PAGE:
Entertaining the conviction, therefore, that this act in its present form, while entailing heavy expense, will fail in the beneficial effects contemplated by Congress, I deem it my duty to return it, without my approval, but with the hope that some additional legislation may be devised to accomplish the purpose contemplated by its passage.
To the House of Representatives of the Confederate States.
I return herewith, unsigned, an act for the building of a vessel of war, which originated in your body.
This act authorizes the Secretary of the Navy to build, arm, and equip, with the least possible delay, if practicable, by contract with the inventor, otherwise directly by the Government, one vessel of war, on the plan of Robert Cruizebearr, for ocean and river service, drawings of which, with suitable explanations, are deposited in said Department.
On a fair construction of the terms of this act, no discretion is allowed the Secretary to decline building the vessel described, and it will be his duty, if the act becomes a law, to proceed in the construction. The plan proposed by the inventor has been three times examined by different officers of the Navy Department, deemed fully competent to decide on such subjects, none of whom have recommended the construction, but have reported "that it is inexpedient to build such vessels at the present time, when the whole available force and materials at the command of the Department should be applied to the construction of vessels of acknowledged efficiency."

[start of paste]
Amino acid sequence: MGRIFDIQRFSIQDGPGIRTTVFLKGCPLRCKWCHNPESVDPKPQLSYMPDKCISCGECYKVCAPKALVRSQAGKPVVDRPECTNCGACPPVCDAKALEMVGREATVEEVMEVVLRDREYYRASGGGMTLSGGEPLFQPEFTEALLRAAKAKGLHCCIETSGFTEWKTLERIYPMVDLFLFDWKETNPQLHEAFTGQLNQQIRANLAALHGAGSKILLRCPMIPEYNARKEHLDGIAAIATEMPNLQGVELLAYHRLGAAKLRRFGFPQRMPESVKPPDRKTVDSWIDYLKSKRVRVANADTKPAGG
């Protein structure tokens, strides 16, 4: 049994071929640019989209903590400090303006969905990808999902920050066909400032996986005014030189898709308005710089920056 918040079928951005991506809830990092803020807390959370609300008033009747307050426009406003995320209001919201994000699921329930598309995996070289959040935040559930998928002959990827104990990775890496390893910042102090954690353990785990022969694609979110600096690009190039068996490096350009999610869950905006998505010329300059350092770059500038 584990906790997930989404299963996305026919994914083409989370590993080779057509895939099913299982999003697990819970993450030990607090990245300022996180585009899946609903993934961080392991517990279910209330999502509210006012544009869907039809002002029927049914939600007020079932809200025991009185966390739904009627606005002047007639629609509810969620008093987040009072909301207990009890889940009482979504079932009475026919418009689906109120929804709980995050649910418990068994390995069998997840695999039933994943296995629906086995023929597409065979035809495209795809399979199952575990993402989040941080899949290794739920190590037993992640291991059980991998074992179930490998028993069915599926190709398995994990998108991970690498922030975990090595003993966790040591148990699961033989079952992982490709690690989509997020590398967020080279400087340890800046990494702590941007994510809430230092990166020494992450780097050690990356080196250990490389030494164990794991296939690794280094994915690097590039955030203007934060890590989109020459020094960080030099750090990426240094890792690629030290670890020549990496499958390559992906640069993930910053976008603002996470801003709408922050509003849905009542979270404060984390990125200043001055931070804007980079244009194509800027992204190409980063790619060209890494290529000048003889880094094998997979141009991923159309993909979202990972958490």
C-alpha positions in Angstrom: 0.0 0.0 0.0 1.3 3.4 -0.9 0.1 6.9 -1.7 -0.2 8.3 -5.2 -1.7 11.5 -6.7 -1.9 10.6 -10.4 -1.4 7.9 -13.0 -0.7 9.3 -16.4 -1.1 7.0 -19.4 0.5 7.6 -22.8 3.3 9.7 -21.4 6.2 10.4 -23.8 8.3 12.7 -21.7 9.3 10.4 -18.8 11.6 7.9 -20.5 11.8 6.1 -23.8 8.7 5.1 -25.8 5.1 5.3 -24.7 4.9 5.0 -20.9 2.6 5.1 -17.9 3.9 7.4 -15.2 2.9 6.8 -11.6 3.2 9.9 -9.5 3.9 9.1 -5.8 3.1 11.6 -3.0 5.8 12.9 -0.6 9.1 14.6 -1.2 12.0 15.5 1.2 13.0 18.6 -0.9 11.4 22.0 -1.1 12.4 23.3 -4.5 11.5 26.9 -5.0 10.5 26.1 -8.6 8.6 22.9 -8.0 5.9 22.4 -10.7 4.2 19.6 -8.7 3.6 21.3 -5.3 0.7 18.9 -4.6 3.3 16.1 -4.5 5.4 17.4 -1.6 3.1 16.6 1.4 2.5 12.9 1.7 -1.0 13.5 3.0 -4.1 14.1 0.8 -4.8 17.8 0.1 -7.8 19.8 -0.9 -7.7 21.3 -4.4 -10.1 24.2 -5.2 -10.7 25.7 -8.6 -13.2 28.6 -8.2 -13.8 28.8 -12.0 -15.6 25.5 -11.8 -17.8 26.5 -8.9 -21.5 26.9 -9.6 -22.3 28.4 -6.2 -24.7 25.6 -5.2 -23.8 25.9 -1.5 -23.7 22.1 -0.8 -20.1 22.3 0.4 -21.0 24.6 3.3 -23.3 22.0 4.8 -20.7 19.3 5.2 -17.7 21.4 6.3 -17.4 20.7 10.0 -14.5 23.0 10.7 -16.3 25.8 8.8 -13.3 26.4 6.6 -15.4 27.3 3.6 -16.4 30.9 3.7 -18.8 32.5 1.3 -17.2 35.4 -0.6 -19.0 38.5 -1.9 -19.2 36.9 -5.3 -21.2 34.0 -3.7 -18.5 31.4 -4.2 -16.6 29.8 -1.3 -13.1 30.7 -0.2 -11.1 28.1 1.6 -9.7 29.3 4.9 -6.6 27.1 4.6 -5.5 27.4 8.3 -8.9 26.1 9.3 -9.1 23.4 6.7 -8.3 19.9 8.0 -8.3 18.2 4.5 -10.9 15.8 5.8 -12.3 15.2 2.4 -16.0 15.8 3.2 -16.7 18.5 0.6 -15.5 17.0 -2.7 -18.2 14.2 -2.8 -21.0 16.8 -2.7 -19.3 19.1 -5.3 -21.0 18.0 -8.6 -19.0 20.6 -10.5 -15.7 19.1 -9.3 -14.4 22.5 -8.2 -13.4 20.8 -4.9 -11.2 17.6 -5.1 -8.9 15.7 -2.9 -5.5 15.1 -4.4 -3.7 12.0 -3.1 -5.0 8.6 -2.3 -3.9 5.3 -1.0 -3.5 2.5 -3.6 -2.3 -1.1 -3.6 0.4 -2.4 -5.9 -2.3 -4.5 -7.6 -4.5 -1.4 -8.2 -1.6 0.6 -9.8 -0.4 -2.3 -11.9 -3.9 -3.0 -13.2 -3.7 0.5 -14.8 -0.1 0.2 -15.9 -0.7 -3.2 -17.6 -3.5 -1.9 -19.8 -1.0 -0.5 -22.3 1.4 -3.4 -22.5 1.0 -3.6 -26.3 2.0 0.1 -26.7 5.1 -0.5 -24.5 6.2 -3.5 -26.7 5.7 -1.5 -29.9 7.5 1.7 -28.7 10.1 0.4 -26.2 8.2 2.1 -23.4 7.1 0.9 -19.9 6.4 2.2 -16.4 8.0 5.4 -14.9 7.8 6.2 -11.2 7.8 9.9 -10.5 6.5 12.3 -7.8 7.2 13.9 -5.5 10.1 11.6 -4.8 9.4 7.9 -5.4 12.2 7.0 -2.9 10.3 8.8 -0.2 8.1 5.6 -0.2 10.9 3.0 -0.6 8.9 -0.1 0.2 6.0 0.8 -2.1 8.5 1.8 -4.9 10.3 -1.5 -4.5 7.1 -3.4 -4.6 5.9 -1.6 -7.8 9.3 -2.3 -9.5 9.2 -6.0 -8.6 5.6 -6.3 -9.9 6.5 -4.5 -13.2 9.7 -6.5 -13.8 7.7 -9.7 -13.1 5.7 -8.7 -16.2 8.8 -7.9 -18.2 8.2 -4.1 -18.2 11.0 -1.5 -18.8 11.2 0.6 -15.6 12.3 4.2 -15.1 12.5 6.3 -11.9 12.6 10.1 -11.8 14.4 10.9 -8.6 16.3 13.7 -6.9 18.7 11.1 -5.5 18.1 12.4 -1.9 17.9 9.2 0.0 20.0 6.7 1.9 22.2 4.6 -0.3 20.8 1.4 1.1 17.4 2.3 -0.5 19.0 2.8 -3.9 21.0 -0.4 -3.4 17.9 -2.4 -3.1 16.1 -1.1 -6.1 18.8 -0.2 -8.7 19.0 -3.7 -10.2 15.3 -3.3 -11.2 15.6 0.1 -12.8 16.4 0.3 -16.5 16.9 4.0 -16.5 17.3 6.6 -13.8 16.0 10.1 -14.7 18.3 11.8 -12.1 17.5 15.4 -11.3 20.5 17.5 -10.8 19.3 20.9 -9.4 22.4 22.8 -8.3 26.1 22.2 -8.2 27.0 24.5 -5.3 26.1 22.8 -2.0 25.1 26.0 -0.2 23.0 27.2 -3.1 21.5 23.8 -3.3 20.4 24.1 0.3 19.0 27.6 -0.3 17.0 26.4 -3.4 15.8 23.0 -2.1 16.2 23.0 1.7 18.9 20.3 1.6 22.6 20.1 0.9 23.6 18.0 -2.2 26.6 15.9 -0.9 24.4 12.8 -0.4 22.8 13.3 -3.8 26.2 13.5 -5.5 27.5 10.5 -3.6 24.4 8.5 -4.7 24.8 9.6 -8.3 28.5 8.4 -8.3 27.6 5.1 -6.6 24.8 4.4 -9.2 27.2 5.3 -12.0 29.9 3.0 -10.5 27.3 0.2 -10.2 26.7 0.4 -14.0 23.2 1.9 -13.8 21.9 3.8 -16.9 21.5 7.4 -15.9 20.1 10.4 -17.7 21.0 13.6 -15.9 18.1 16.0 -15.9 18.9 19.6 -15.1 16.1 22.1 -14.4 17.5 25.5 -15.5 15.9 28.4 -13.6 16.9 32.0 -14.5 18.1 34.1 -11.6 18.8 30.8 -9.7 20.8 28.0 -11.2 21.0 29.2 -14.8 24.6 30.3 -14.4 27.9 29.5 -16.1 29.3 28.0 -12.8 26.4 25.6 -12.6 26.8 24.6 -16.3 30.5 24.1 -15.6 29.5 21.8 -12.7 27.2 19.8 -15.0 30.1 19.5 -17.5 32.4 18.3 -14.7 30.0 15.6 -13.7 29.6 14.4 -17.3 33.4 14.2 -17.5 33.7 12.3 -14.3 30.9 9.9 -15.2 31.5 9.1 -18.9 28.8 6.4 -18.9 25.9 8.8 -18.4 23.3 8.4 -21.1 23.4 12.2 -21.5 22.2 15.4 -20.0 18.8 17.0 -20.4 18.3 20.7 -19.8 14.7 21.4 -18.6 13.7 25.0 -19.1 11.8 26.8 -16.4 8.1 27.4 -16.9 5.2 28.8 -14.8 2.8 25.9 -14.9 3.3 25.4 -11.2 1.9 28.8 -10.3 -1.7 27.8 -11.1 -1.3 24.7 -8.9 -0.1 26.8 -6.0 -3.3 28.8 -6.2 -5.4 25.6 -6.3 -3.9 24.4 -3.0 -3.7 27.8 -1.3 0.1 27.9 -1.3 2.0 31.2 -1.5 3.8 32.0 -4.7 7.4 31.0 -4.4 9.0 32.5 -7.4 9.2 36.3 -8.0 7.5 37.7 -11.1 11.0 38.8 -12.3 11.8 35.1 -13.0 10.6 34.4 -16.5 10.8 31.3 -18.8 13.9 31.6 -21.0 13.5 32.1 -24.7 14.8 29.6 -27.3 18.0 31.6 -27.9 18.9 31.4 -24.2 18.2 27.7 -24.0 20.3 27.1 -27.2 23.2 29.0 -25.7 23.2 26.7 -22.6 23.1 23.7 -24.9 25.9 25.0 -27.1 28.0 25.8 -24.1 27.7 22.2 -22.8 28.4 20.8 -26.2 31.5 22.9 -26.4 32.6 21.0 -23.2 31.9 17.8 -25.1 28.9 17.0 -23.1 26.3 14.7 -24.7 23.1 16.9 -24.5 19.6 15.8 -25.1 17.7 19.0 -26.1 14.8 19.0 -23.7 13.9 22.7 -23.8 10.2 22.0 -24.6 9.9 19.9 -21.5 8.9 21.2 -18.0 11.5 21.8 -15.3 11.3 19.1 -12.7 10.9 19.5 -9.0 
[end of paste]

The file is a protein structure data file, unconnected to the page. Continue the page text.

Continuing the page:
In a report by a number of eminent naval officers, it is further stated "that nothing has been done to prove the alleged claim to the speed, invulnerability, and efficiency of the vessel, in either or all of which we have no confidence."
As it is not probable that Congress was aware of the facts above stated, I deem it my duty to return the bill, in order that you may take such further action on the subject as is deemed by you advisable, and with a full knowledge that the plan proposed is not approved by the Executive Department, charged with the supervision of such subjects.
[Received October 13, 1862.]